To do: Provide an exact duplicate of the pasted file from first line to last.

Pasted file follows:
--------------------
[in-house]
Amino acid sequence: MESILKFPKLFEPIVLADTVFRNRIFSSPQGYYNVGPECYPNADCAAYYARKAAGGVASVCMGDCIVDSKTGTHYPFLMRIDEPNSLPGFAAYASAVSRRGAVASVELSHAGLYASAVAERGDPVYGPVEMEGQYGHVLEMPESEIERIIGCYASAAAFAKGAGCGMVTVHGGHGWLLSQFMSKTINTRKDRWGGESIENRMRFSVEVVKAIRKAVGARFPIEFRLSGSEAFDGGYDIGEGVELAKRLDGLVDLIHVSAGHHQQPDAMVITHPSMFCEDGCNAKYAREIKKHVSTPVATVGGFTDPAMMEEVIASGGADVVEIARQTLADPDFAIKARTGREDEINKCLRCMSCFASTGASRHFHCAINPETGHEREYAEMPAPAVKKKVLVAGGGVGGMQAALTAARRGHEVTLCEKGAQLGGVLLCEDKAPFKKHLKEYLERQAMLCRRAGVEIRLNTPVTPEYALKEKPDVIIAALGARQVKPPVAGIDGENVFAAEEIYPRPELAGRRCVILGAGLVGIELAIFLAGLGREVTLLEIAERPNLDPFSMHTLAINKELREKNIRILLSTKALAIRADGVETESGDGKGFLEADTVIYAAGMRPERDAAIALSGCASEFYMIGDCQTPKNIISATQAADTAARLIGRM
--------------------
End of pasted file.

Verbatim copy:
[in-house]
Amino acid sequence: MESILKFPKLFEPIVLADTVFRNRIFSSPQGYYNVGPECYPNADCAAYYARKAAGGVASVCMGDCIVDSKTGTHYPFLMRIDEPNSLPGFAAYASAVSRRGAVASVELSHAGLYASAVAERGDPVYGPVEMEGQYGHVLEMPESEIERIIGCYASAAAFAKGAGCGMVTVHGGHGWLLSQFMSKTINTRKDRWGGESIENRMRFSVEVVKAIRKAVGARFPIEFRLSGSEAFDGGYDIGEGVELAKRLDGLVDLIHVSAGHHQQPDAMVITHPSMFCEDGCNAKYAREIKKHVSTPVATVGGFTDPAMMEEVIASGGADVVEIARQTLADPDFAIKARTGREDEINKCLRCMSCFASTGASRHFHCAINPETGHEREYAEMPAPAVKKKVLVAGGGVGGMQAALTAARRGHEVTLCEKGAQLGGVLLCEDKAPFKKHLKEYLERQAMLCRRAGVEIRLNTPVTPEYALKEKPDVIIAALGARQVKPPVAGIDGENVFAAEEIYPRPELAGRRCVILGAGLVGIELAIFLAGLGREVTLLEIAERPNLDPFSMHTLAINKELREKNIRILLSTKALAIRADGVETESGDGKGFLEADTVIYAAGMRPERDAAIALSGCASEFYMIGDCQTPKNIISATQAADTAARLIGRM